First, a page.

Aside from measuring forward progress in yards, golf and football don’t have a lot in common. But in both sports, the requirements for healthy turf are pretty much the same.

“Obviously, you have different mow heights, and different playability that you’re after,” says Brad Dennis, SubAir’s vice president of finance and project management. “What we do is give the superintendent or the groundskeeper the tools to keep the grass healthy and get it set up exactly as they want.”

Installed last summer, the system at Hard Rock Stadium is the first ever at a Super Bowl venue. It features 1.5 miles of drainage pipe, connected to a computerized control panel inside the stadium. That network of pipes pumps air in at roughly 60 miles per hour and can remove more than 18,000 gallons of water per minute — a drainage rate that Dennis says is 36-times faster than standard drainage systems.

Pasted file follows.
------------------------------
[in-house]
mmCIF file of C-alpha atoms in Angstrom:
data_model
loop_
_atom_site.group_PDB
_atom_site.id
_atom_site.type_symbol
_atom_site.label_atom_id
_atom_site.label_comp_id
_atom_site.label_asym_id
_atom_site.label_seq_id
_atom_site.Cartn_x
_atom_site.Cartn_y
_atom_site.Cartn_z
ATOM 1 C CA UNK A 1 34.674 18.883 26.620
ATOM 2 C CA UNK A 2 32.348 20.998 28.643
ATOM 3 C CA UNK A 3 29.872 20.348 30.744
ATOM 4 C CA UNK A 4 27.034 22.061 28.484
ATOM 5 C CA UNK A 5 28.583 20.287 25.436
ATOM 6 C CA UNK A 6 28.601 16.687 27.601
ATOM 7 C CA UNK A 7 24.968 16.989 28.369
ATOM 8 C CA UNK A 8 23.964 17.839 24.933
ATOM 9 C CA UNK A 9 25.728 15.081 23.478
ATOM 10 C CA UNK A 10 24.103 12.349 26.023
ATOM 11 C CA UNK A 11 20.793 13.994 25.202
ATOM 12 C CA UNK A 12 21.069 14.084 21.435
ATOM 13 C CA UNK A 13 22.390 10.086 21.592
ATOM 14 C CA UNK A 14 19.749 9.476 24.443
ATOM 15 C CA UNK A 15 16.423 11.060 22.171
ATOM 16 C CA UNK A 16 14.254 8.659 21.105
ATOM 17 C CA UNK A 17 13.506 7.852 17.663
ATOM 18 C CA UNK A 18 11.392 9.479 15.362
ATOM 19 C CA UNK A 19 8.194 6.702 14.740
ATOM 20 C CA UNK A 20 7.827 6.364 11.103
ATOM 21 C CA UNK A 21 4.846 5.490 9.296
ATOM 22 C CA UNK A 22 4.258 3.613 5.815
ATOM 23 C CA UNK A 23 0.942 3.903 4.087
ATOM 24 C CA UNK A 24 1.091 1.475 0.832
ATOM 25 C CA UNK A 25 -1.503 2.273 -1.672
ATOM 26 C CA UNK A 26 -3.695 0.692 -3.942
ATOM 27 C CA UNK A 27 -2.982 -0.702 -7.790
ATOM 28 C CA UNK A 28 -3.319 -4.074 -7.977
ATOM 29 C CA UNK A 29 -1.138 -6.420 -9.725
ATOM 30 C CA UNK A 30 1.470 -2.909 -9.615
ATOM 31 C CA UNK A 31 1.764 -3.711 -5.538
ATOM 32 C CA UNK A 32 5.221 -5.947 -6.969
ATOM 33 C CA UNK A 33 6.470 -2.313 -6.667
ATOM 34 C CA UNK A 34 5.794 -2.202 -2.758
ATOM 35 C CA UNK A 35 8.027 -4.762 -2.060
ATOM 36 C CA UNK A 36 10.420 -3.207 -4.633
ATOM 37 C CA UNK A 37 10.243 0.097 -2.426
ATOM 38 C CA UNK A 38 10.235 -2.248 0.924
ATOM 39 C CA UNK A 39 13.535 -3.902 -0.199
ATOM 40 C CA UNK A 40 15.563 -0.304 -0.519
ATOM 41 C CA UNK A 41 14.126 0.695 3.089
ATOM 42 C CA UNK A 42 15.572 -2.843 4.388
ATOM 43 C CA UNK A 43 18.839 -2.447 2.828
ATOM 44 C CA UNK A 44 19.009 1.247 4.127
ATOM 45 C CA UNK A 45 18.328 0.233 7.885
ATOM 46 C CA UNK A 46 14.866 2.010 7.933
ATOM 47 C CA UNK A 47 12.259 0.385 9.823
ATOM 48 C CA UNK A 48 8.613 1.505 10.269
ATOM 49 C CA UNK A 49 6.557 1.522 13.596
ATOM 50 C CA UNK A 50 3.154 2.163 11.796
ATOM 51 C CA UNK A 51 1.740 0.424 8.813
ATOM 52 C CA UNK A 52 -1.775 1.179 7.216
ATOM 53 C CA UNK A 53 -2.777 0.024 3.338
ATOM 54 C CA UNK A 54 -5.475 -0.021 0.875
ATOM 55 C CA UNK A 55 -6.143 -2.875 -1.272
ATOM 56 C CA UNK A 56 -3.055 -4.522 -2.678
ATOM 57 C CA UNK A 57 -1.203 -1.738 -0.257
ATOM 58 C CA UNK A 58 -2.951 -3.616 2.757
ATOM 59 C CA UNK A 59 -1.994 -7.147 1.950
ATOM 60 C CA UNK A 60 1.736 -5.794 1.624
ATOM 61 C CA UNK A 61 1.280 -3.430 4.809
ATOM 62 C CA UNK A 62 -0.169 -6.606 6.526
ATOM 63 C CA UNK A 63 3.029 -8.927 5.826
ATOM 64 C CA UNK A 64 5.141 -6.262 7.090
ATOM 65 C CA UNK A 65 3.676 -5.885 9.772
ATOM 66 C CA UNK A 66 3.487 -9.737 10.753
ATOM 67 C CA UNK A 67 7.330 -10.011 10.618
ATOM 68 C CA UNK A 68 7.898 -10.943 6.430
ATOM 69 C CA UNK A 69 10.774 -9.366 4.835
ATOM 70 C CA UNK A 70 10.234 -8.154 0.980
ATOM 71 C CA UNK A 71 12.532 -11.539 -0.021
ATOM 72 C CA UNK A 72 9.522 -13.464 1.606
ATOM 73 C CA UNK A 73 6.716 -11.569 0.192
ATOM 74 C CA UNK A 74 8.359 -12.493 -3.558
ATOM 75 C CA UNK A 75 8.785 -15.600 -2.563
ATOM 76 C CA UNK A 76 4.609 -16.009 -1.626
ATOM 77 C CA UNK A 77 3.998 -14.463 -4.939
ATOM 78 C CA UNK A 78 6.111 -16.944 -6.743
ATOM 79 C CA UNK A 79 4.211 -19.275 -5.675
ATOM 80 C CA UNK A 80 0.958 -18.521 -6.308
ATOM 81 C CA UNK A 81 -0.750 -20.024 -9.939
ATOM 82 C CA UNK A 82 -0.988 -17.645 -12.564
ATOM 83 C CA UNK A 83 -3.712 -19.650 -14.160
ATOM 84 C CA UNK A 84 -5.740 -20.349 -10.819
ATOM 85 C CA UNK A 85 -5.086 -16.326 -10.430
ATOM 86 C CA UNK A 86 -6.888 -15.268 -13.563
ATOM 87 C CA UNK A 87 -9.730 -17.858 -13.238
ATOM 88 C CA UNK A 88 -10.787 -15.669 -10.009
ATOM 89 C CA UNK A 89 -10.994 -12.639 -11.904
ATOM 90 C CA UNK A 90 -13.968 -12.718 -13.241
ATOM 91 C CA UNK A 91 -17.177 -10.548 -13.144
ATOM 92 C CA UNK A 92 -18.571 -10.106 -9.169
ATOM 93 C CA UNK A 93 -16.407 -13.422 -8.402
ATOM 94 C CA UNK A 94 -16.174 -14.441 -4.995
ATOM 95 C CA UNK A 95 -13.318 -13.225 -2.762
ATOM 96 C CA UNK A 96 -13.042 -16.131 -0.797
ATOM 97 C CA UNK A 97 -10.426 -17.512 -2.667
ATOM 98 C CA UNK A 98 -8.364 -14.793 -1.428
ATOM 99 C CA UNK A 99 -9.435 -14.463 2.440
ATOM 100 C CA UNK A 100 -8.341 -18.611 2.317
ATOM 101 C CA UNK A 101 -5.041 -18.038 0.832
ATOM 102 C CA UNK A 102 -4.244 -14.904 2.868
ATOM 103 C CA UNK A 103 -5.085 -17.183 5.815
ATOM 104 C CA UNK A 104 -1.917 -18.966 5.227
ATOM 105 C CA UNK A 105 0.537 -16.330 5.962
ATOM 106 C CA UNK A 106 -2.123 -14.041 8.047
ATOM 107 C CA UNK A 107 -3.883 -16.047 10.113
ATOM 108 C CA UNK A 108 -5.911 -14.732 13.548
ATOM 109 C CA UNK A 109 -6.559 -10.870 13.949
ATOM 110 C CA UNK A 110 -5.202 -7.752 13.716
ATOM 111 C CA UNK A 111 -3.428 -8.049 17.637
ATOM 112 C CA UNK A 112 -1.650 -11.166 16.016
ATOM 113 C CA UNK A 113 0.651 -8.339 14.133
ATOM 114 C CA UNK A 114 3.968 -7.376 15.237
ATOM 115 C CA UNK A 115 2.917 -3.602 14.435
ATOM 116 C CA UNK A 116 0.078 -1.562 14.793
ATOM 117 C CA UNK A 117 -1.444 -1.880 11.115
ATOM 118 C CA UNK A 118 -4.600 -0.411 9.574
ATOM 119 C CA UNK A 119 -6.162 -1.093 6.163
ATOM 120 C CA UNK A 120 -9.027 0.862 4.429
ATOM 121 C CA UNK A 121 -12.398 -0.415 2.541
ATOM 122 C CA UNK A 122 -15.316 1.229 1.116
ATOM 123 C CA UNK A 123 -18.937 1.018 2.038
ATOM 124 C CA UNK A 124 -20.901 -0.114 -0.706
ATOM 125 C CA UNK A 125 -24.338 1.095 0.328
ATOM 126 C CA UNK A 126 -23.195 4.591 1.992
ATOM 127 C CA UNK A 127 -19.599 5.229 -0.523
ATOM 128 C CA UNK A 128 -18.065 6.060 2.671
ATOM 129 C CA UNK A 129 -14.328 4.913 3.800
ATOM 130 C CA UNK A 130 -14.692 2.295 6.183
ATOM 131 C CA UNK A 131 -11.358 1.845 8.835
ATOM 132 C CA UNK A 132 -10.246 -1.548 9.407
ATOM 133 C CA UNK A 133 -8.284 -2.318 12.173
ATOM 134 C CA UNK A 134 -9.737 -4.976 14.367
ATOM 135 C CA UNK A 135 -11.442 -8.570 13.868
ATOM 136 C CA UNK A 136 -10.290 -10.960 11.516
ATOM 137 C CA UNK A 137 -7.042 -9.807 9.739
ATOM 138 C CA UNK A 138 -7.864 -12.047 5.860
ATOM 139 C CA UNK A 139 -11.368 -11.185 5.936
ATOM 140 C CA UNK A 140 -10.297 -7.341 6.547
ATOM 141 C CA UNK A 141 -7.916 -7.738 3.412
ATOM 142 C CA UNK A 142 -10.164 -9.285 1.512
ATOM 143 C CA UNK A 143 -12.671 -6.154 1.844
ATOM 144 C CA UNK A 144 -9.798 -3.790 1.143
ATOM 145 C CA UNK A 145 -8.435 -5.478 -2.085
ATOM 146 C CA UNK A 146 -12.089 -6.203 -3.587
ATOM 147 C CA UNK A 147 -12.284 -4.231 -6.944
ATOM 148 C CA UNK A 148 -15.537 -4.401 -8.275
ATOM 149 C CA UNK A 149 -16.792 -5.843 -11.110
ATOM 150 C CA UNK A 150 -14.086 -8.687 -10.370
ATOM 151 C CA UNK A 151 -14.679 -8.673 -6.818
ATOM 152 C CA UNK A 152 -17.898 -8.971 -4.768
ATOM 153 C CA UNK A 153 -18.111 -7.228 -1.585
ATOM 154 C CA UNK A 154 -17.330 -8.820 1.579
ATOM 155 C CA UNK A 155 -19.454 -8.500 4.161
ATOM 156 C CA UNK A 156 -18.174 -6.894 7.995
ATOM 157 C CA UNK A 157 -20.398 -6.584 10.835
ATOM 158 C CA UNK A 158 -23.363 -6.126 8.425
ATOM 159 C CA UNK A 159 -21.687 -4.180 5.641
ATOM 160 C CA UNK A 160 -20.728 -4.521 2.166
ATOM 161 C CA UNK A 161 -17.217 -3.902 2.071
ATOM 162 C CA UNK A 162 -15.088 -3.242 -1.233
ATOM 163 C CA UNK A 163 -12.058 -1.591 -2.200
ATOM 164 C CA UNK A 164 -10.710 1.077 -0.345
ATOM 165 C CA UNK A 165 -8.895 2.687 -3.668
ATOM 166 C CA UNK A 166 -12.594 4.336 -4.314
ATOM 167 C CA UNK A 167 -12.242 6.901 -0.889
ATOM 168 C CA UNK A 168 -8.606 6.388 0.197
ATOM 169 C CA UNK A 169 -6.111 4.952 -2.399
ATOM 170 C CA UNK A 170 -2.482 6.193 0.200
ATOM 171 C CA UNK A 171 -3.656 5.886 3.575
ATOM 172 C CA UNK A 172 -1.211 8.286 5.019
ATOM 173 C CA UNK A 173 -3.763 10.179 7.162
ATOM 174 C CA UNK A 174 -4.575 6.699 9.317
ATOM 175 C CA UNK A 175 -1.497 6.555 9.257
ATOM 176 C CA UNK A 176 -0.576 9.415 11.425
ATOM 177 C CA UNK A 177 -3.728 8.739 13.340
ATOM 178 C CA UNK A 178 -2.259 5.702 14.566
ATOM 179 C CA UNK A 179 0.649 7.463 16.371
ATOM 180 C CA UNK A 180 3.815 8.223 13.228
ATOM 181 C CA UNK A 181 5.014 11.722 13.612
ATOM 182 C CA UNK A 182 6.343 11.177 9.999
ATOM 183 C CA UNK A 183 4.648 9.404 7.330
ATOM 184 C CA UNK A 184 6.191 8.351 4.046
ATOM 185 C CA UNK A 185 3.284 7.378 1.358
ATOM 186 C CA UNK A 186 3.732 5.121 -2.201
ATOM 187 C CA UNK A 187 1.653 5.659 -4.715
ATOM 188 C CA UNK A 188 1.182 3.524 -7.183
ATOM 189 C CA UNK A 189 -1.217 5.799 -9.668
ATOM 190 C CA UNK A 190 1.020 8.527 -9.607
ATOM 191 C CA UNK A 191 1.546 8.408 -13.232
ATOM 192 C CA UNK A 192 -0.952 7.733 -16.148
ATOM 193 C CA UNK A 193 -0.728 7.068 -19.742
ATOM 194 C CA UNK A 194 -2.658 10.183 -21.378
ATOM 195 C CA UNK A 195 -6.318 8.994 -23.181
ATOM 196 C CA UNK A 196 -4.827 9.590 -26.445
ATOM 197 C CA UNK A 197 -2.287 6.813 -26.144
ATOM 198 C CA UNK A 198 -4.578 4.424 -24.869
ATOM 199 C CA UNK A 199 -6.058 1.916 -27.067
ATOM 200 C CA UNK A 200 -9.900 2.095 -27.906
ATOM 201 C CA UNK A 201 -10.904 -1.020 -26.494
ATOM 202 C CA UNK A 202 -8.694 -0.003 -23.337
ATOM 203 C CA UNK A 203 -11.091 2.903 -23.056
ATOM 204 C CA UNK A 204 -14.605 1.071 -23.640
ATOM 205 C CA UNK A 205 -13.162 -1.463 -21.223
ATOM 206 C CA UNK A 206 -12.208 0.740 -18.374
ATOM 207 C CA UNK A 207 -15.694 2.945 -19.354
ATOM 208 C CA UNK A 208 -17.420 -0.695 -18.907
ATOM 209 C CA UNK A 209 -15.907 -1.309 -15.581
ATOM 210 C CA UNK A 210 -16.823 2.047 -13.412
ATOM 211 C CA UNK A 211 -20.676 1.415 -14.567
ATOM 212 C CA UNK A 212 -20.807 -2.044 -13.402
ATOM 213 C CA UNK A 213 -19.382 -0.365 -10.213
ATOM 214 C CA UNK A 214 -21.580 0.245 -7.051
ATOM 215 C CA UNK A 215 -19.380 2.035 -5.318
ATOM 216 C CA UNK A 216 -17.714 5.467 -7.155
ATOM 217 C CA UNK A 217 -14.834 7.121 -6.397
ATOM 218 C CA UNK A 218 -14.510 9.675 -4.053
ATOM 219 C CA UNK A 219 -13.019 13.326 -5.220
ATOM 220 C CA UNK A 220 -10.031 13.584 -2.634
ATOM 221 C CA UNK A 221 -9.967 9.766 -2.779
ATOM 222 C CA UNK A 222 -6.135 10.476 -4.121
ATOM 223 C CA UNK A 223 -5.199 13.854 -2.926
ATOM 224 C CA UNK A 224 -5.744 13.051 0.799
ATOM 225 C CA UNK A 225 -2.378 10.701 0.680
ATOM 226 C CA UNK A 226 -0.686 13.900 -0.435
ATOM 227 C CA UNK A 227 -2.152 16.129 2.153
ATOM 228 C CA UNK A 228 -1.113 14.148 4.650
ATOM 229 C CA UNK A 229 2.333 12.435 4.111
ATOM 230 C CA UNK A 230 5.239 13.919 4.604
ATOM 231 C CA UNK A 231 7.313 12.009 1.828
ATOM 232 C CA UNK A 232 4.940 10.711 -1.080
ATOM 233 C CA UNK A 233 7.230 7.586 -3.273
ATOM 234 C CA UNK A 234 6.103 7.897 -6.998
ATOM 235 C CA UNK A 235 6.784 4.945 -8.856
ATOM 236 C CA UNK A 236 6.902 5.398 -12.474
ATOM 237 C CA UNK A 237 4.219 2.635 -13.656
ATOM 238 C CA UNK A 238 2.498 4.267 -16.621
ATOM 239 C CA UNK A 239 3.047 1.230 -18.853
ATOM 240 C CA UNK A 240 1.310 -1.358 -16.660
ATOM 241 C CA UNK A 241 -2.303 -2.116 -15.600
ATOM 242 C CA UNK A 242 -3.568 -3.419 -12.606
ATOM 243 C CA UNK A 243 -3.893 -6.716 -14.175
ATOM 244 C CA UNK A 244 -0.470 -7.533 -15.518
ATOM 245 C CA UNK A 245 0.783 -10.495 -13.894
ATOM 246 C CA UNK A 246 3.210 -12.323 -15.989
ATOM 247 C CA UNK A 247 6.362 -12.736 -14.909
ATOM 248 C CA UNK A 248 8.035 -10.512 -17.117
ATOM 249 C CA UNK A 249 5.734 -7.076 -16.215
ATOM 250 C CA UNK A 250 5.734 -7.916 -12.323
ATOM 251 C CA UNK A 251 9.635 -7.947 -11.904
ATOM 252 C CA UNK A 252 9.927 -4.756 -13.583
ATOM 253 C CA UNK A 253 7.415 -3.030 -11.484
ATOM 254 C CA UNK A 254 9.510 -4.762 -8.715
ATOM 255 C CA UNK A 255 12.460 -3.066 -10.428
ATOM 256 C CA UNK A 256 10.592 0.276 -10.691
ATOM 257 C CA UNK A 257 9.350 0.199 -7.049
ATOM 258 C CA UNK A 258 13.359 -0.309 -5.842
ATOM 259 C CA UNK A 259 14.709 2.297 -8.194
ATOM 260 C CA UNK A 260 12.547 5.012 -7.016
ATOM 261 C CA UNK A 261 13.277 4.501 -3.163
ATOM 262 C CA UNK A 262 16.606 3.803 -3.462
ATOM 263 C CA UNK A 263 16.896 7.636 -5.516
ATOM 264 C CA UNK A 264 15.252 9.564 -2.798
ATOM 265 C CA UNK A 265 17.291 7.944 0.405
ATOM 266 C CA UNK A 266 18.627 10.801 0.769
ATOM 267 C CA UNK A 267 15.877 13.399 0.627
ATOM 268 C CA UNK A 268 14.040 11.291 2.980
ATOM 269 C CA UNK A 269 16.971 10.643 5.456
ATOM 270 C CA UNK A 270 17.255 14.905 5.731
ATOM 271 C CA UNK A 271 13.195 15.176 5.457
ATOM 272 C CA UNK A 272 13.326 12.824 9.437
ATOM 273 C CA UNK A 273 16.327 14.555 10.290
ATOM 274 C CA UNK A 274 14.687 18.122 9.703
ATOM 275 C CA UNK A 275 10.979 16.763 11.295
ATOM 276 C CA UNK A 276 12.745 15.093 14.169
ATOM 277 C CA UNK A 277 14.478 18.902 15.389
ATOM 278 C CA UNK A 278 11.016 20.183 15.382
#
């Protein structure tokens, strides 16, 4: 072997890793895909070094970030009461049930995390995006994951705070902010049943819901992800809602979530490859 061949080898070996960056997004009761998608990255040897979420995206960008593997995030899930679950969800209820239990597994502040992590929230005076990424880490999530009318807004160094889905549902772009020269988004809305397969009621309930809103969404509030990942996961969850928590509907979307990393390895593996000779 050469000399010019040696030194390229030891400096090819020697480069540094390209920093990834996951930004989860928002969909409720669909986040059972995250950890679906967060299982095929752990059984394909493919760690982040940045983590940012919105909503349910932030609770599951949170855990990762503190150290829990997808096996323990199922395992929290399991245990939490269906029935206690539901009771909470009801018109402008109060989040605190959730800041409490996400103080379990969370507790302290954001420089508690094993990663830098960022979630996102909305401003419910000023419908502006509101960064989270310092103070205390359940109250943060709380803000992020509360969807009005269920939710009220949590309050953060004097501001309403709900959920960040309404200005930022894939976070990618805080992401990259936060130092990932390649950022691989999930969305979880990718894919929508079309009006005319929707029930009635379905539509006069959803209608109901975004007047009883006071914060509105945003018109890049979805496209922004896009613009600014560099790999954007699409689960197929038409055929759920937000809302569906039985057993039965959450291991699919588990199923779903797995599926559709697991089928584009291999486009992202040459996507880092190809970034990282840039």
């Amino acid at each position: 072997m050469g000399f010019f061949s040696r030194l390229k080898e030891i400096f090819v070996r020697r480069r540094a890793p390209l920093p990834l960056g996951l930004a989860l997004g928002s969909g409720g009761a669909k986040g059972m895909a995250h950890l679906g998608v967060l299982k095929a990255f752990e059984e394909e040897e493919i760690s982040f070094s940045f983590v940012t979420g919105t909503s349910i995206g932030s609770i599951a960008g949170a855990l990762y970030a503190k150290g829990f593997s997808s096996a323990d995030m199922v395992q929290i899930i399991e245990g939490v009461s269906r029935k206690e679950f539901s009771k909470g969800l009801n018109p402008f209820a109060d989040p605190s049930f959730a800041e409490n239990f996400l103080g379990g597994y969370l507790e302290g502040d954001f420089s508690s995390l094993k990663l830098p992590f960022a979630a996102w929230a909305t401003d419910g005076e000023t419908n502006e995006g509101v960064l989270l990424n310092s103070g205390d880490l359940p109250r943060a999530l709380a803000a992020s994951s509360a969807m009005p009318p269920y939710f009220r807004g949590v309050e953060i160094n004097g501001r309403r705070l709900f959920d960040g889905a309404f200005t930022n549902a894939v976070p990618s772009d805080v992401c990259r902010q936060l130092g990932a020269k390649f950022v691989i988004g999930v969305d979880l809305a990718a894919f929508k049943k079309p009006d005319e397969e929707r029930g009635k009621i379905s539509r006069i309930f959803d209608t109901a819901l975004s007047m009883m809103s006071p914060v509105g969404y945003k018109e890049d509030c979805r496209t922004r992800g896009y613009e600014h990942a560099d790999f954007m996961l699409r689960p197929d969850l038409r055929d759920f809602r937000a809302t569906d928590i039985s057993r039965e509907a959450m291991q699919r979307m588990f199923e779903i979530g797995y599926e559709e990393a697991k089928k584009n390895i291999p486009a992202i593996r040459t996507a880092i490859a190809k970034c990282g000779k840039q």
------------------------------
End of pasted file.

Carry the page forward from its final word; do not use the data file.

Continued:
A diagram showing the SubAir system underneath the turf at Hard Rock Stadium.


Unlike a golf course, where each green gets its own SubAir system, Hard Rock Stadium has a single, sprawling system. But Dennis says that when you do the math (using an average green size of 5,000 square feet), the amount of turf the system serves is about the same.

So is the purpose: helping keep grass in tip-top shape so athletes can do their thing.

“With this system in there, you should never get any puddling, even in a downpour,” Dennis says.

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